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IB`NOT`ez last won the day on October 9

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241 IBS Wunderkind

About IB`NOT`ez

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  1. No. You can take my word with a grain of salt, but my teacher didn't give me full marks for communication – which may have to do with word count – and exploration (3/4 and 5/6 respectively). I ended up with a 22/24. On another IA for Chemistry, I had 1.15 spacing and 1 spacing scattered throughout, and even had 13 pages. Avoid worrying so much about these things – it's super trivial compared to literally every other expectation for your IA.
  2. To note: the original version that was sent to the IBO had an orange color palette than a blue one, as well as Times New Roman Font over Cambria Maths. Couldn't retrieve the exact version sent and only had this one to upload as a sample.
  3. Chemistry HL IA Level 7 (23/24) – 2017 Syllabi View File My Chemistry HL IA focusing on mathematical kinetics with an unexpected twist. Score breakdown are as follows: Personal Engagement: 2/2 Exploration: 6/6 Analysis: 6/6 Evaluation: 6/6 Communication: 3/4 Total: 23/24 (7) Personal proudest written work from high school. Submitter IB`NOT`ez Submitted 11/13/2017 Category Sample labs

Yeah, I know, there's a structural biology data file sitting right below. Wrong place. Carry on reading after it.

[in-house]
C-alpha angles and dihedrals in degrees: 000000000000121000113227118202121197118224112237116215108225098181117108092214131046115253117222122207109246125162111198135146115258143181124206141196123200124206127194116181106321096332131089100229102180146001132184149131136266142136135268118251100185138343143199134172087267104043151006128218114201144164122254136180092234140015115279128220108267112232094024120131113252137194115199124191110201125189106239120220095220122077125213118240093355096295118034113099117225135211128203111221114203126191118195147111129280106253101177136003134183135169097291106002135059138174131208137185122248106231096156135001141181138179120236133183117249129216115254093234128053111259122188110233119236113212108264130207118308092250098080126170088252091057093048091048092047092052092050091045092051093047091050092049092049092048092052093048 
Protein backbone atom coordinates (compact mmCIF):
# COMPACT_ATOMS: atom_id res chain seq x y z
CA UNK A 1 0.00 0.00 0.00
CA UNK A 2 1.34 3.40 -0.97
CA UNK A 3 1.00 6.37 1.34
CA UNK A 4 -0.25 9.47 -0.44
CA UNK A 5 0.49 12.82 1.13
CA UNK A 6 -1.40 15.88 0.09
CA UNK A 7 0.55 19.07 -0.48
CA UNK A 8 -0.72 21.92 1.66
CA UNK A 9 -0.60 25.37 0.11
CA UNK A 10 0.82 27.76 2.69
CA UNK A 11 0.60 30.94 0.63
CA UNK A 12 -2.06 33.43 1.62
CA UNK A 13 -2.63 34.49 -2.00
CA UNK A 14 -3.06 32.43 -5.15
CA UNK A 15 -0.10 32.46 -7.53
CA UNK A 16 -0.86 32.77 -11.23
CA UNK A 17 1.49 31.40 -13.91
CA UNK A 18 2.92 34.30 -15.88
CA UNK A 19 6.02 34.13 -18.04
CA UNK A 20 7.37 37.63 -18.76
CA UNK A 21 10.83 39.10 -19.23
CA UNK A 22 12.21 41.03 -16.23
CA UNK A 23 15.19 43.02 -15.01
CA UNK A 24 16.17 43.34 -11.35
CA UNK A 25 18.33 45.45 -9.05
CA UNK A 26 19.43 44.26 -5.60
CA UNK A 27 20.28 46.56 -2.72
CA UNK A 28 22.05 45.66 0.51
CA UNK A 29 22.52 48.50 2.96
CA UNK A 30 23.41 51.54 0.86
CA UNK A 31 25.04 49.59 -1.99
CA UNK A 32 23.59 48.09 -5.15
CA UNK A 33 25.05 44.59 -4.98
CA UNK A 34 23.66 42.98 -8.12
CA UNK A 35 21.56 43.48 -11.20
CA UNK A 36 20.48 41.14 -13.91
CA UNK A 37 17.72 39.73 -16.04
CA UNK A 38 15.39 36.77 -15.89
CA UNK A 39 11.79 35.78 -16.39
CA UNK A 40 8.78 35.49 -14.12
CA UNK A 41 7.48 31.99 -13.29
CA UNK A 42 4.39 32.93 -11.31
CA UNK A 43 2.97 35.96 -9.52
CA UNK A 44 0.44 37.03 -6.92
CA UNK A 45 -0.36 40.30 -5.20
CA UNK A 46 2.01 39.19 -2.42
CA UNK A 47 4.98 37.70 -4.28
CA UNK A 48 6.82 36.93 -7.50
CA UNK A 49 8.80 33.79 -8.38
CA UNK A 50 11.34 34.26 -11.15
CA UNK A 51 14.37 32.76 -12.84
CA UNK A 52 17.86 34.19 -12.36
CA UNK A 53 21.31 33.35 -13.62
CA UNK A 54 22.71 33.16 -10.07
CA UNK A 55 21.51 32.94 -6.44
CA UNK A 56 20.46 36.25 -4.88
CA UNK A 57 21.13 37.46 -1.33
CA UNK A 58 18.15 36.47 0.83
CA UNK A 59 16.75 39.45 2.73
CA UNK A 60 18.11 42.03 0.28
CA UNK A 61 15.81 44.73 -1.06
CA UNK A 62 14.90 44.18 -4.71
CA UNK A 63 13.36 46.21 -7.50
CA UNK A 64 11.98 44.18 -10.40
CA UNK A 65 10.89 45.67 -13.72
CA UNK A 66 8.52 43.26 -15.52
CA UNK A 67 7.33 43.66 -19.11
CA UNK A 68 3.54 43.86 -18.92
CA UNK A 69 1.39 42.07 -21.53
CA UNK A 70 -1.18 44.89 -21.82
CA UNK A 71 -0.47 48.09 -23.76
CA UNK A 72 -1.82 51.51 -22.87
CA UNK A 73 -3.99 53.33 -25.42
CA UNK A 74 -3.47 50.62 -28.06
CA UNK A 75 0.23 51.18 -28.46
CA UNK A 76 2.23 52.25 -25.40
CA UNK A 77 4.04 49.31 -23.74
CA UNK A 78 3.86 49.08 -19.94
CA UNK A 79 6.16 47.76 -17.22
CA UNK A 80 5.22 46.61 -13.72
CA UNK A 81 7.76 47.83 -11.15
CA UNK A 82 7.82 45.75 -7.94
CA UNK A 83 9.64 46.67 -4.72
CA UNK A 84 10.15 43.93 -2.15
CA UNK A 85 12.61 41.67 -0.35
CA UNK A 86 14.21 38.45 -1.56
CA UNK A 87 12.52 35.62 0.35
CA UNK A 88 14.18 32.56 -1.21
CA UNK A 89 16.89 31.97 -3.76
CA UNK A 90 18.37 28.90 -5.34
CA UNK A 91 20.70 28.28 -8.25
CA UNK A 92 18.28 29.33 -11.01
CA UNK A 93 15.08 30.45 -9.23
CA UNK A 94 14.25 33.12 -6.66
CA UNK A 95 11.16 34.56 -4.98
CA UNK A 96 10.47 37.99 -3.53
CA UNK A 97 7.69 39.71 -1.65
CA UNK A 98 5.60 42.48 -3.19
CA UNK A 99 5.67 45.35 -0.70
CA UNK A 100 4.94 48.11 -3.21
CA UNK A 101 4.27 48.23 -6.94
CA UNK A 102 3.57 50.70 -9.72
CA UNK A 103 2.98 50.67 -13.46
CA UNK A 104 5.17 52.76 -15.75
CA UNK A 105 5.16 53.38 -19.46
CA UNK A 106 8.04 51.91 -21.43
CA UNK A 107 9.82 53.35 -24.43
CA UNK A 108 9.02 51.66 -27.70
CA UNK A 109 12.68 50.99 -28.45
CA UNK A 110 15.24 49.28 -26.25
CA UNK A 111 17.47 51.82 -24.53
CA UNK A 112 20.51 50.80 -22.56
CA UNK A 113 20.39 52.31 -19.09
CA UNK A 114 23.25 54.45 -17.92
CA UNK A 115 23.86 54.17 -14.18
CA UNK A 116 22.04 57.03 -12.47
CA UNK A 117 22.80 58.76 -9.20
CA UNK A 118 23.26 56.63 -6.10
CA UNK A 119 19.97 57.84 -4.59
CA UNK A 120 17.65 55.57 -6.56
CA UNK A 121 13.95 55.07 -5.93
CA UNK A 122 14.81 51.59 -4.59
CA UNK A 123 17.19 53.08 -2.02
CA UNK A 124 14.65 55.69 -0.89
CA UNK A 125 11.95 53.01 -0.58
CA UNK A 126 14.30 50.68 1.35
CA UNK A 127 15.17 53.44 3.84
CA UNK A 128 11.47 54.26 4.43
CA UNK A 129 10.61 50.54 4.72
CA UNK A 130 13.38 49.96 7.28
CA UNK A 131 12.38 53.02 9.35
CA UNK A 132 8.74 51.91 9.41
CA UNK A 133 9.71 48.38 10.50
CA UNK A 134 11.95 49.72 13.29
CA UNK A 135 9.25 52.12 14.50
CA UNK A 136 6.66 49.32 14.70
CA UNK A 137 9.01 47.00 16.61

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    My Chemistry HL IA focusing on mathematical kinetics with an unexpected twist. Score breakdown are as follows: Personal Engagement: 2/2 Exploration: 6/6 Analysis: 6/6 Evaluation: 6/6 Communication: 3/4 Total: 23/24 (7) Personal proudest written work from high school.
  5. I used 1.0 spacing and had ~7000 words in the end. I also used size 9-10.5 font for some of my bibliography and hope they didn't notice lol to keep it to 12 pages. Using different journals and referring to them to explain your results is a mark of a strong conclusion.
  6. That could be one way of doing it, but if you just formally state it, they'll have to take your word for it.
  7. Doing the standardization and showing evidence of it can further your analysis and demonstrate personal engagement, but you won't be penalized if you choose not do it, and can still evaluate it. You won't lose marks on methodology for not standardizing.
  8. I have a few friends with IB certificates that got into top universities in Australia e.g. Uni Melbourne, UNSW. One of them was doing all his subjects at SL.